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Sports Nutrition

Lunatic Binge

We’ve all been there. The last bite is barely down your throat when the shock and horror hit: What have I done? It occurs to you that you’re the fat Greek party god whose name you can’t remember because the 800 grams of carbs you just plowed through are making you drowsy. Your next thought is usually along the lines of: I just wasted the last three months of working out.

Binges are like the weather. For the most part, you can predict and outthink them, and you don’t get caught without an umbrella. But sometimes, the perfect storm of hunger, emotion and, let’s be honest, alcohol come together in a swirling vortex that smashes your discipline and turns you into a calorie-eating machine with absolutely zero self-control.

Here’s the good news about binging: No matter how disgusting and bloated you feel immediately afterward, the damage can be undone. In fact, it can be erased pretty easily. Just like eating 500 grams of quality protein in one sitting won’t make muscles suddenly sprout all over your body, demolishing a box of donuts doesn’t mean you’re sentenced to 12 months of fatness. “A party is just one meal in time,” agrees Shelby Starnes, a nutrition consultant and amateur bodybuilder who has counseled hundreds of physique athletes about putting on muscle and stripping away fat. “Your physique wasn’t built in a day, and it won’t be destroyed in one either.”

However, that’s not to say that the mental hurdles you’ll have to leap while recovering from a binge won’t be more difficult than the physical ones. That’s why we came up with these tips to get you back on the fitness track as soon as possible. When all that’s left are crumbs and guilt, here’s what you need to do.

Anatomy of a Binge
There are two kinds of binges: the planned binge and the surprise binge. The planned binge is when you and your buddy decide that the Friday after next you’re going to meet at that high-end Brazilian steakhouse and find out whether the two of you actually can eat a whole cow. The surprise binge is when you show up hungry to a corporate event to find that they hired Mario Batali to toss pizzas all night. You weren’t planning on eating five whole pies yourself, but, seriously, when is Batali going to serve you in person again? The post-binge strategy is the same for both, but if you have a gustatory bacchanalian in your calendar, there are a few pre-emptive moves you can make.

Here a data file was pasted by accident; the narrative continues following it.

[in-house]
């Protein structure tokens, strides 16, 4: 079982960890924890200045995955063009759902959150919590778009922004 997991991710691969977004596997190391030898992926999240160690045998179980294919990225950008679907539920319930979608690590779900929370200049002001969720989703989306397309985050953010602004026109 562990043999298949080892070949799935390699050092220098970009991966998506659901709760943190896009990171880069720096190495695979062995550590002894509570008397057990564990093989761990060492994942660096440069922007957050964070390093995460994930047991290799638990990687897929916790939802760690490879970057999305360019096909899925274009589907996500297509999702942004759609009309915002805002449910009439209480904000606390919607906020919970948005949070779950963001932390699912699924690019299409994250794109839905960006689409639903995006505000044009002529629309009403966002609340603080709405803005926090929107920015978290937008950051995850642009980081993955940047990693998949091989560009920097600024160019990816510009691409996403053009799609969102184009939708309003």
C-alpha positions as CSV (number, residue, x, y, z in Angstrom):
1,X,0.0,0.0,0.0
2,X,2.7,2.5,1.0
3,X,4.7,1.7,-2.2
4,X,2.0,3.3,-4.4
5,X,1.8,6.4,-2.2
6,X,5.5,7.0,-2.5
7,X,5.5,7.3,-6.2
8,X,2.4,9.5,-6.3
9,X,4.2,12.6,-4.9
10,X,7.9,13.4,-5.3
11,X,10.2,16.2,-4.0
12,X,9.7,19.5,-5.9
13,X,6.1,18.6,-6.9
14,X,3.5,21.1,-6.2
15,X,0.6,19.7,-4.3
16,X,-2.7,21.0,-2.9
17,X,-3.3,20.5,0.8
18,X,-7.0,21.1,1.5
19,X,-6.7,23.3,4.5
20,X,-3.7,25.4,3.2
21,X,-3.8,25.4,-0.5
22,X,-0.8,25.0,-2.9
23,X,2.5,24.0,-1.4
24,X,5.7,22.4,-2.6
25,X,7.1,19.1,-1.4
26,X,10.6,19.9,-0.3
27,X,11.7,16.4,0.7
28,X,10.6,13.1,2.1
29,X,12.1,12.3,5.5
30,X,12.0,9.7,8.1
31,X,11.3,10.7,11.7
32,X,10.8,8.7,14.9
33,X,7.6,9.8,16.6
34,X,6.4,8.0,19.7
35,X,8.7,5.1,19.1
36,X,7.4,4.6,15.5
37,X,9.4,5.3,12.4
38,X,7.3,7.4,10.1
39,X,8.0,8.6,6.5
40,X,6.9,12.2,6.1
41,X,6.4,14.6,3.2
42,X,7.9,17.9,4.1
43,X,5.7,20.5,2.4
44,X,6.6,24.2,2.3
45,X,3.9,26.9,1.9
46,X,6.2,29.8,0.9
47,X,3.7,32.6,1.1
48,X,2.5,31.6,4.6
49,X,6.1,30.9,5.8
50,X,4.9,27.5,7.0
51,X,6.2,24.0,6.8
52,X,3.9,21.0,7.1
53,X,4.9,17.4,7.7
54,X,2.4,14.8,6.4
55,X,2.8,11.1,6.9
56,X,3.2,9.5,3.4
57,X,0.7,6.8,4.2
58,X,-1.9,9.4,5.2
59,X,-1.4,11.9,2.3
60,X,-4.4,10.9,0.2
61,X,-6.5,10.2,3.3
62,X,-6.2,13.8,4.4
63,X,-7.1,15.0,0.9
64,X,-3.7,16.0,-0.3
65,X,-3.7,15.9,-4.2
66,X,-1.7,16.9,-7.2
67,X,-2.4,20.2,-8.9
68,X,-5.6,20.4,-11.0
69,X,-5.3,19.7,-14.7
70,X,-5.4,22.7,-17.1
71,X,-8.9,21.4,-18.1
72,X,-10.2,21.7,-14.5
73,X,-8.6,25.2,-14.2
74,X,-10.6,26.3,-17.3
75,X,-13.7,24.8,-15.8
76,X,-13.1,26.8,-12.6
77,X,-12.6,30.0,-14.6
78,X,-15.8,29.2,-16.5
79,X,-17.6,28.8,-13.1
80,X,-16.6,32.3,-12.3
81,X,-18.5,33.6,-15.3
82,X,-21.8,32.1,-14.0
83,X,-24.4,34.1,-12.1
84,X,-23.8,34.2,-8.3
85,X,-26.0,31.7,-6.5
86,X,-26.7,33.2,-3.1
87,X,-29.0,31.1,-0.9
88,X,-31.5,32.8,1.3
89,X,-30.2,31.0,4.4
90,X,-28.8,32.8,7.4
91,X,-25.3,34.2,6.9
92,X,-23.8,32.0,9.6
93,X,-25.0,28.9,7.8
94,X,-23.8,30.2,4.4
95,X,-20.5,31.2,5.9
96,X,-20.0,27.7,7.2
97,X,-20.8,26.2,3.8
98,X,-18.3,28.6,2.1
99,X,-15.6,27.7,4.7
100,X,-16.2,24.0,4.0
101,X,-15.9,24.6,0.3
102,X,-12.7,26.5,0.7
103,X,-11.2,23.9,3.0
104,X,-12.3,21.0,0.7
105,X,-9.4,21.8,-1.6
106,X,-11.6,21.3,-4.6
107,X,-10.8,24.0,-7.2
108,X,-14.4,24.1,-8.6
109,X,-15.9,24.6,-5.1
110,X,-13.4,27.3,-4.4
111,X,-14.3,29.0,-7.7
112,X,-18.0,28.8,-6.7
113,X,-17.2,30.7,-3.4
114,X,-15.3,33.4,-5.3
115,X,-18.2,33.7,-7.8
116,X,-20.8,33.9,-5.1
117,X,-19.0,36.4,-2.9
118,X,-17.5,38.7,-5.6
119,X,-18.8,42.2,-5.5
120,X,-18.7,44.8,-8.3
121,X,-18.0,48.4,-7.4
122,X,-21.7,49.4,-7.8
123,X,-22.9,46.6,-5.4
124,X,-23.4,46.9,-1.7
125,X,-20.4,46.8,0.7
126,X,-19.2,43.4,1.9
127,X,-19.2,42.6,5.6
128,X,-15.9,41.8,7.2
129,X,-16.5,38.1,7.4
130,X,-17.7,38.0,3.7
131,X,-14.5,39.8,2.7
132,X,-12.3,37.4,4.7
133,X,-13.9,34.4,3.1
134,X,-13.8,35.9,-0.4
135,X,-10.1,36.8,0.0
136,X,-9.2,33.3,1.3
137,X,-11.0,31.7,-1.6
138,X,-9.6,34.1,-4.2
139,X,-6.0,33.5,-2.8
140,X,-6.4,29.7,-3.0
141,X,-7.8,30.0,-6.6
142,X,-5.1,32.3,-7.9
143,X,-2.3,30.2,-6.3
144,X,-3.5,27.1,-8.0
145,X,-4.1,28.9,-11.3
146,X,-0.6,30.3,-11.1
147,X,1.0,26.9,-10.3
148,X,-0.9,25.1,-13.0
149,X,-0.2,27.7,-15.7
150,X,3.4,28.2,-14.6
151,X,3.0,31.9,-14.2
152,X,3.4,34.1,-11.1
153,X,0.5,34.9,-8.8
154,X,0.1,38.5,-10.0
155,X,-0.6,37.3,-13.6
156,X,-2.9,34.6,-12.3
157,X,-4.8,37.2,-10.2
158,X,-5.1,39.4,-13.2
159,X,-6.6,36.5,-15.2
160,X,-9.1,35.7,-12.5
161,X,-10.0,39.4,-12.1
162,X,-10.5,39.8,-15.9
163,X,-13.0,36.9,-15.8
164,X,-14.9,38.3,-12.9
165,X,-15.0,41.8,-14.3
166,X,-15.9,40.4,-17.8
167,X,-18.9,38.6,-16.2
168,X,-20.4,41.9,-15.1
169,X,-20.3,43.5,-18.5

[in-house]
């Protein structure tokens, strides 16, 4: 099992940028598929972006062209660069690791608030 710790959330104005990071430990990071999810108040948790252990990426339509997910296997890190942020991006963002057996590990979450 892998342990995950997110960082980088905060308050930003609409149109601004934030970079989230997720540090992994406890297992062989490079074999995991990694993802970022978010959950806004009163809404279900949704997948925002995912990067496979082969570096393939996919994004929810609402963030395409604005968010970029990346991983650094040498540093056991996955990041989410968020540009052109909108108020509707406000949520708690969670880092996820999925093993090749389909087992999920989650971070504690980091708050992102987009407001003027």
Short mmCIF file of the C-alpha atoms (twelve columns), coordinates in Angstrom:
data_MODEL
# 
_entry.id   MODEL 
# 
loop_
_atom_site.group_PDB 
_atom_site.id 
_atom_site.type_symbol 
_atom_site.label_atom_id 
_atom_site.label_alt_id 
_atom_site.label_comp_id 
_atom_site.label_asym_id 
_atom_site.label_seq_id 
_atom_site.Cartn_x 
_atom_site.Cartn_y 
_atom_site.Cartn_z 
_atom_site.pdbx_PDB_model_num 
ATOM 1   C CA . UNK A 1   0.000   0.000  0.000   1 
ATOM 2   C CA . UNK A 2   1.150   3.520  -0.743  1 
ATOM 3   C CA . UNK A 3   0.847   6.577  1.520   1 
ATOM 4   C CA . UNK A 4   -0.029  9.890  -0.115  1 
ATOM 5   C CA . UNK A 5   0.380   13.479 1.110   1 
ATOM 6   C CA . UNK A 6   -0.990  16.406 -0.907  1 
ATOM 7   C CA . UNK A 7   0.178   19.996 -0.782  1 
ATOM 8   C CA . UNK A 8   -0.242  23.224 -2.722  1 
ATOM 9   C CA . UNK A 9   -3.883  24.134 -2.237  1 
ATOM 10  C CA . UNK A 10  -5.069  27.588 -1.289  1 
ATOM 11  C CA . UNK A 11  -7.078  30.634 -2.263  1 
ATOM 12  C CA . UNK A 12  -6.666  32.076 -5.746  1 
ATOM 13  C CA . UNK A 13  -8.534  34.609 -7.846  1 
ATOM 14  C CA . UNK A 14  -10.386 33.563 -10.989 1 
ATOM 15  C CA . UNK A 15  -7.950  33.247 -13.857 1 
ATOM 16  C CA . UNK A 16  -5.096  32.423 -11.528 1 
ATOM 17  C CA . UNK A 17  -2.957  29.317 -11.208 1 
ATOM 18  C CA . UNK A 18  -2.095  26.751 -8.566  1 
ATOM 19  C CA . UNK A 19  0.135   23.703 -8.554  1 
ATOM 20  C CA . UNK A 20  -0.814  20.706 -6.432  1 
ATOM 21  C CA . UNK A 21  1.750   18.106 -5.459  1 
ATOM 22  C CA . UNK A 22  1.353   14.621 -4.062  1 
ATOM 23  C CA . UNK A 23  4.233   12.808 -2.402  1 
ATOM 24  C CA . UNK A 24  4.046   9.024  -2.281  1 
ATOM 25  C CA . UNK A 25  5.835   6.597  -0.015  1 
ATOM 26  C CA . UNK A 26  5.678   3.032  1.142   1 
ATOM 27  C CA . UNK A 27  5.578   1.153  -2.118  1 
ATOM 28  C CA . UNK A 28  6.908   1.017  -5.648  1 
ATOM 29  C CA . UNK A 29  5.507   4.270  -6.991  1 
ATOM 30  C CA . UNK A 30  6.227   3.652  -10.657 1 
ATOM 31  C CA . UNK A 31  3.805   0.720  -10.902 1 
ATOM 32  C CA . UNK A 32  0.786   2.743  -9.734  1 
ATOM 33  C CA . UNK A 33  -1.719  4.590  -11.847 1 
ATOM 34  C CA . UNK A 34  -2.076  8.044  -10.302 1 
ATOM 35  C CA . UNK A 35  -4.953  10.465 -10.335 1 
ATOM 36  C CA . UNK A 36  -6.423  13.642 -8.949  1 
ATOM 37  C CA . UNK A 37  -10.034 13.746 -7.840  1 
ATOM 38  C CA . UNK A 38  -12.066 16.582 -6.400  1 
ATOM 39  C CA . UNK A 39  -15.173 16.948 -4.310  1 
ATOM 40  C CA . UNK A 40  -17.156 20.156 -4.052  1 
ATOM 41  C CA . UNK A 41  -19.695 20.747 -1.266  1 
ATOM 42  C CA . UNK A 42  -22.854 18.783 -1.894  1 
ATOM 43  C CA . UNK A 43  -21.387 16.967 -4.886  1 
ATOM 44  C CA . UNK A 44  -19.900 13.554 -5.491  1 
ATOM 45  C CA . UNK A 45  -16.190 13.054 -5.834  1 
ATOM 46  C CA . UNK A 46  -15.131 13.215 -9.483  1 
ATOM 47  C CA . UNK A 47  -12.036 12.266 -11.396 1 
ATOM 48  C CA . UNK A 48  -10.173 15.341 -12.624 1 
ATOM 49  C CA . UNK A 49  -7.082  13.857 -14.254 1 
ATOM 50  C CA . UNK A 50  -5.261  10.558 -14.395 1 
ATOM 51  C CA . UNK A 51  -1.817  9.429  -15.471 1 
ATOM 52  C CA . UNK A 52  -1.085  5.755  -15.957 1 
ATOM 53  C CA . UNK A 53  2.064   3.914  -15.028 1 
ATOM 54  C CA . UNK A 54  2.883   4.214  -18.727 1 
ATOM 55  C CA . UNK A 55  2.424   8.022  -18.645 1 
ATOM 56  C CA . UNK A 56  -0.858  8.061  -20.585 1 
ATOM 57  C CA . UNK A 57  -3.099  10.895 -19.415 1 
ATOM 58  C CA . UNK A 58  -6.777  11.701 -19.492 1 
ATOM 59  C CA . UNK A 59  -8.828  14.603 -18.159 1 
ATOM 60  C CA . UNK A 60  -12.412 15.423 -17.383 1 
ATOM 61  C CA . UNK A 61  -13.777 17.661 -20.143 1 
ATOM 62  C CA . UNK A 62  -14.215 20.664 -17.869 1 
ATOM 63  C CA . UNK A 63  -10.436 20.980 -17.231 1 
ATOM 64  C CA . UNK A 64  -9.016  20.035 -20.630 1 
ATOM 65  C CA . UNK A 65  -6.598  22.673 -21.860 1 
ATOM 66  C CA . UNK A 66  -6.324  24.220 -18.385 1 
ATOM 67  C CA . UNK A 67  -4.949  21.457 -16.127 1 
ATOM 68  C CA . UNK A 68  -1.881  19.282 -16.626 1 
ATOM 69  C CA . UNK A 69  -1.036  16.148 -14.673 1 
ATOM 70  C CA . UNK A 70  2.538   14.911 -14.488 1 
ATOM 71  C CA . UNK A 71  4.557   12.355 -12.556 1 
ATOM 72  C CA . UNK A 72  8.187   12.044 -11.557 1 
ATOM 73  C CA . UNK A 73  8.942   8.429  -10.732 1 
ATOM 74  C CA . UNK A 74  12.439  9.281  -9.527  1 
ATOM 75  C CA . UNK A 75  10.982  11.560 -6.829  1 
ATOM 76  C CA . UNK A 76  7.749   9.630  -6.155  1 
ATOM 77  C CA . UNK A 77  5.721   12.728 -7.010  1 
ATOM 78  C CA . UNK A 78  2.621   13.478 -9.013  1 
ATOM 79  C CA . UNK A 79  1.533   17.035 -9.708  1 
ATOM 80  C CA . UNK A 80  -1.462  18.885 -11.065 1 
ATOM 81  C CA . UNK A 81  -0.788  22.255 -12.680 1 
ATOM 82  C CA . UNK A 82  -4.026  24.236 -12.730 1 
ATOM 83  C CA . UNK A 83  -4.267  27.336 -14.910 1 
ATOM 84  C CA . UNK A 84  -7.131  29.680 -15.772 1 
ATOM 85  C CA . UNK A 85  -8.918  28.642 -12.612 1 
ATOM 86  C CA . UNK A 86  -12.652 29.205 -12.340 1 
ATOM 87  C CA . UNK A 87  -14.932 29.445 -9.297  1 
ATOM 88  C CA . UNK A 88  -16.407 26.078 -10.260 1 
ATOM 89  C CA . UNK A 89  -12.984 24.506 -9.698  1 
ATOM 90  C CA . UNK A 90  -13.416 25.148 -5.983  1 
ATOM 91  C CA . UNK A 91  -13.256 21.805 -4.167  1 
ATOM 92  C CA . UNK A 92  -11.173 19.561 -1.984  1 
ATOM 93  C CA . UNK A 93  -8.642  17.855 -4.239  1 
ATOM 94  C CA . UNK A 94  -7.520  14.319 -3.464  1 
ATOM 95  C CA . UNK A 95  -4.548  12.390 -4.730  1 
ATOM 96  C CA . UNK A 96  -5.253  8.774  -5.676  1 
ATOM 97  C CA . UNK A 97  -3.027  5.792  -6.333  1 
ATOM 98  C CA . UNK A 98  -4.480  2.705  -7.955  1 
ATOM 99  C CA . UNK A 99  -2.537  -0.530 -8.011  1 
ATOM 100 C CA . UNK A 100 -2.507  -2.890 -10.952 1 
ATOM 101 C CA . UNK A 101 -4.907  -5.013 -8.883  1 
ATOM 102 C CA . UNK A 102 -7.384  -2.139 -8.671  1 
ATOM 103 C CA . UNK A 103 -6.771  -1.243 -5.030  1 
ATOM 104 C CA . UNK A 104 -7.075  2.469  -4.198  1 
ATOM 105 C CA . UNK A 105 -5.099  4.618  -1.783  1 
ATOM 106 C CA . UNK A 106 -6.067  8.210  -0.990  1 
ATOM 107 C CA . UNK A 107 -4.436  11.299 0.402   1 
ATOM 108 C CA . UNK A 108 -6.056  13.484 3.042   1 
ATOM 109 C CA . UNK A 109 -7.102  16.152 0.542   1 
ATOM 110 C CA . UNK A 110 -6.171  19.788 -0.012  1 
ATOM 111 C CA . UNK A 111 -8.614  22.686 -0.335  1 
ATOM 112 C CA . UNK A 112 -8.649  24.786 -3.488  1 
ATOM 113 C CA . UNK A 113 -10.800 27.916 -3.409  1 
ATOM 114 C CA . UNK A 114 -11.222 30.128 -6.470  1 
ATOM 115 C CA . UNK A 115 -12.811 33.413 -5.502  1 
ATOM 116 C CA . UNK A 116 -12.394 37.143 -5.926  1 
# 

Do an HIIT workout
High-intensity interval training — interspacing repeated short bouts of extremely intense work with easier recovery efforts — can help burn calories even as you are shoveling them down your gullet. The process of restoring the body to its rested state after a bout of HIIT can boost metabolism for hours.

In a study conducted at Baylor College of Medicine in Houston, the energy expenditure of subjects was measured for 24 hours after either a bout of low-intensity exercise or high-intensity intervals. The subjects in the low-intensity group cycled at 50 percent of their max effort for 60 minutes. The high-intensity subjects performed two-minute intervals, shifting between 100 percent effort and a less-strenuous recovery spin. Scientists found that the high-intensity group expended more energy during exercise, during recovery and even while sleeping over the next 24 hours.

Eat some fiber and protein
Three to four hours before the scheduled calorie tsunami, eat a low-glycemic meal that is loaded with dietary fiber and resistant starch. A study published in the European Journal of Clinical Nutrition showed that subjects who ate a low-glycemic meal that contained resistant starch and fiber demonstrated lower glucose and insulin response at their next meal. Having less insulin circulating during a binge can help keep a Defcon-Three binge from escalating to Defcon One. And it will also mean decreased fat storage. Try a bowl of lentil soup with chopped chicken breast tossed in (not only do you need protein at every meal, but the protein also will help lower the overall glycemic load of a meal.) A whey protein shake blended with berries and a banana (the less ripe the better) is also a good choice.


Hit the protein first
If there is a safe time to go completely Scooby-Doo on your food, it’s when you’re standing in front of a guy carving a turkey. “Fill up on protein,” Starnes says. “If there is chicken or ham or beef at the party, eat that first. That does a couple things. One, it makes sure you get your protein in for the meal. And two, it helps fill you up before you get into the junk stuff.”


Drink smart
Asking someone not to drink at a party is like telling a guy at the gym not to touch the weights. What’s the point of being there? But the sobering fact is, alcohol has no real upside when it comes to training. Go ahead and sputter something about the French and red wine; we’re telling the truth.

“Clients always ask me this question, and I always have to say that alcohol is not included in their diet,” Starnes says. “One drink might be OK, but if you want to progress, then stay away from the booze.”